The short answers are:

  1. MPs have the power to block a no-deal Brexit
  2. The likelihood of them permanently and definitively blocking a no-deal Brexit is slim-to-none
  3. There is likely to be a general election to decide whether the UK stays in or quits the EU, and the prospect of a referendum or People’s Vote is now vanishingly small.

Here is why, if you can be bothered to read on.

First of all, MPs have already demonstrated that they have the power to take control of the Commons order paper, and then legislate to mandate the PM to sue the EU for a further Brexit delay or to remove a no-deal Brexit as the legislated default position in the event that a negotiated Brexit cannot be achieved.

Second, they have the power to bring down the Government by a vote of no confidence, install a temporary government of national unity and then sue the EU to postpone the date we leave the EU.

So yes, MPs have the power to block a no-deal Brexit.

But the reason they won’t is that – under the British Parliamentary system – the opposition is (almost by definition) a disorganised rabble.

When I talk with those at the top of the opposition parties, I hear contradictory and confusing views – a cacophony of madness – on whether to try to legislate to force Johnson to take no-deal off the table or to vote to replace him with a unifying, anti-no-deal PM.

Unless MPs can coalesce around a simple single strategy, Johnson and his most important aide Dominic Cummings win: the UK will be out, sans EU settlement, on October 31.

But Labour, the SNP and the Lib Dems all have their own ideas about how to stymie Johnson. And they will not and probably cannot hunt in a pack.

In that context, the most important statement by John McDonnell, the shadow chancellor, on my show on the day that Johnson was crowned as PM – which weirdly feels a lifetime away but is actually less than a fortnight ago – was that Labour had absolutely zero interest in participating in a government of national unity.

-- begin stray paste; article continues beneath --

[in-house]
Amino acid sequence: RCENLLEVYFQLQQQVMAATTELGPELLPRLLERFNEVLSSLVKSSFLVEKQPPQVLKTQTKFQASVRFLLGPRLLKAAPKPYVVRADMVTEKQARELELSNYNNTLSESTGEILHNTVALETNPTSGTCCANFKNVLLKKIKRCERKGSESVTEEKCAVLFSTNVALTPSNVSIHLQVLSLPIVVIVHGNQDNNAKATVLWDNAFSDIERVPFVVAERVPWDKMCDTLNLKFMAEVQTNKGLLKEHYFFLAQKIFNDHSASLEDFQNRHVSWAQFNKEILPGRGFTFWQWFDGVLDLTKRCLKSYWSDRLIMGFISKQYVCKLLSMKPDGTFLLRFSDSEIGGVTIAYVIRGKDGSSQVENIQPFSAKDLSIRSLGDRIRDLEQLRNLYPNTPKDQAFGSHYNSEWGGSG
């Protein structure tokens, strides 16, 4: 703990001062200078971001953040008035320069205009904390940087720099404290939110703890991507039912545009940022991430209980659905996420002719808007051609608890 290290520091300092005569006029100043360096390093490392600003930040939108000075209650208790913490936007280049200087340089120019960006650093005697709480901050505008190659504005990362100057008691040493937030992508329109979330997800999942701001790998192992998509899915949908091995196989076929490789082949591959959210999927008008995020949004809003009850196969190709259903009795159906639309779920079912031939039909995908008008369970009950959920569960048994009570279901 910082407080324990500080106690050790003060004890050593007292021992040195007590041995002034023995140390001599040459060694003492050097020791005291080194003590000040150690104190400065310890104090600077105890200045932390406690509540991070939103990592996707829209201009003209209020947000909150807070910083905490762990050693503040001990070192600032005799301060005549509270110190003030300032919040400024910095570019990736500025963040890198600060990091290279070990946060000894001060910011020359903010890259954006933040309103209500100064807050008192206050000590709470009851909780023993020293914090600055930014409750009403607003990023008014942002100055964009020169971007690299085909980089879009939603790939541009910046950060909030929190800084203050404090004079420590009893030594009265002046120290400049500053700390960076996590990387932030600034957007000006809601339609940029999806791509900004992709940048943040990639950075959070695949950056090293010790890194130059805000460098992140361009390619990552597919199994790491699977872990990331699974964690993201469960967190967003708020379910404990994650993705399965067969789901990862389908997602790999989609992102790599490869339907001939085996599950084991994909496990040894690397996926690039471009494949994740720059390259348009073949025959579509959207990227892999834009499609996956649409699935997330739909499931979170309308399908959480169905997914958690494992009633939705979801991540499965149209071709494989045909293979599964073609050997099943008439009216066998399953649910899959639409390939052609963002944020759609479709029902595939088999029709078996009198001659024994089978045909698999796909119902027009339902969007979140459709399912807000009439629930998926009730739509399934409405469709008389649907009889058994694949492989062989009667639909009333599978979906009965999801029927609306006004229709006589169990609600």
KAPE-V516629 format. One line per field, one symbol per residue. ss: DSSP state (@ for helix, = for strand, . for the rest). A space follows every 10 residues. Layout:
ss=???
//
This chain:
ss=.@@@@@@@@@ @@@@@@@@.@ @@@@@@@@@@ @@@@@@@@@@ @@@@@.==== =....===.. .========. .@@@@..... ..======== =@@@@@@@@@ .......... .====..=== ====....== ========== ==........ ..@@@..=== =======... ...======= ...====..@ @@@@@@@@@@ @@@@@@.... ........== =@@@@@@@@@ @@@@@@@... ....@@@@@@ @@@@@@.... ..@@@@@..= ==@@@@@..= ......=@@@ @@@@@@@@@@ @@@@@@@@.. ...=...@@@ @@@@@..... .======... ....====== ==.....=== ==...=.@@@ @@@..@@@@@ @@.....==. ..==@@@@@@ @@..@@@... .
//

There were no ifs or buts. He was categoric.

Labour would form its own government under Jeremy Corbyn or Johnson would stay, he implied. And it is almost inconceivable that Corbyn can win enough backing from rebel Tories, as well as the other opposition parties, to command the confidence of the Commons.

There is only the remotest chance of Labour rallying round Ken Clarke or Jo Swinson as possible anti-no-deal PMs for however long or short would be needed to persuade the EU to provide a further extension of our membership of the EU.

And as for MPs seizing control of the order paper, if that prospect were to loom Johnson would call Labour’s bluff, say he wants a general election and dare Labour and other opposition parties to refuse his request – which I cannot conceive they would ever do.

Most paths seem to lead ineluctably to the people having the final say on whether the UK leaves the EU without a deal or whether it remains in the EU – but a final say through a general election rather than in a referendum.

And again, if you share my logic, Johnson probably wins – either because he succeeds in rigging the election timetable such that the new government cannot be formed till after the UK has left the EU on October 31, which is a prospect I regard as unlikely, or more likely because there is absolutely zero sign of Corbyn offering voters the necessary simple choice between a Tory party that would remove the UK from the EU, no ifs or buts, and a Labour party that would keep the UK in the EU.

Instead, and according to senior Labour forces, Corbyn seems wedded to the latest iteration of its complicated policy, which is to promise a further Brexit referendum.

And if voters were presented with a clear Tory policy to take the UK out of the EU without a deal, but an opposition divided between Labour hinting there could be a form of Brexit it might support and that in any event there must be a referendum, while other opposition parties were saying they would prefer simply to stay in the EU, then left-of-centre voters would understandably be muddled and anxious about who to support.

And if left-of-centre voters are disunited and unsure whether to vote for Labour, or Lib Dem or Green or Plaid or SNP, Johnson scoops the prize.

Like taking candy from a baby  – easy to do but horrible.